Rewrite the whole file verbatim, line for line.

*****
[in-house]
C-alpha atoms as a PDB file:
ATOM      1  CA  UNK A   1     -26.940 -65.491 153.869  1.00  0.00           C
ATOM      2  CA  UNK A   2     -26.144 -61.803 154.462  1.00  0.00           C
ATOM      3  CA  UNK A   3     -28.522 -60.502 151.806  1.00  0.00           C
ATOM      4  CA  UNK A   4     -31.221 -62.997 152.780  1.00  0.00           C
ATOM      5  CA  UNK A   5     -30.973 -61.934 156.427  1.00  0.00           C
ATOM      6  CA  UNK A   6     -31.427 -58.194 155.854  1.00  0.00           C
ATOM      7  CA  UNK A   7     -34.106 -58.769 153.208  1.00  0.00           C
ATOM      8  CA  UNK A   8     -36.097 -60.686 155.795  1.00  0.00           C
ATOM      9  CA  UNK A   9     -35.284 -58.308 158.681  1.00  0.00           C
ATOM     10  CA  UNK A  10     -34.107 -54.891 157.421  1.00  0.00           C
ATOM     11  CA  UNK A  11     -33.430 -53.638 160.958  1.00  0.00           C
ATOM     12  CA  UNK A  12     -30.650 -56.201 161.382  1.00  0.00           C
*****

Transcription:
[in-house]
C-alpha atoms as a PDB file:
ATOM      1  CA  UNK A   1     -26.940 -65.491 153.869  1.00  0.00           C
ATOM      2  CA  UNK A   2     -26.144 -61.803 154.462  1.00  0.00           C
ATOM      3  CA  UNK A   3     -28.522 -60.502 151.806  1.00  0.00           C
ATOM      4  CA  UNK A   4     -31.221 -62.997 152.780  1.00  0.00           C
ATOM      5  CA  UNK A   5     -30.973 -61.934 156.427  1.00  0.00           C
ATOM      6  CA  UNK A   6     -31.427 -58.194 155.854  1.00  0.00           C
ATOM      7  CA  UNK A   7     -34.106 -58.769 153.208  1.00  0.00           C
ATOM      8  CA  UNK A   8     -36.097 -60.686 155.795  1.00  0.00           C
ATOM      9  CA  UNK A   9     -35.284 -58.308 158.681  1.00  0.00           C
ATOM     10  CA  UNK A  10     -34.107 -54.891 157.421  1.00  0.00           C
ATOM     11  CA  UNK A  11     -33.430 -53.638 160.958  1.00  0.00           C
ATOM     12  CA  UNK A  12     -30.650 -56.201 161.382  1.00  0.00           C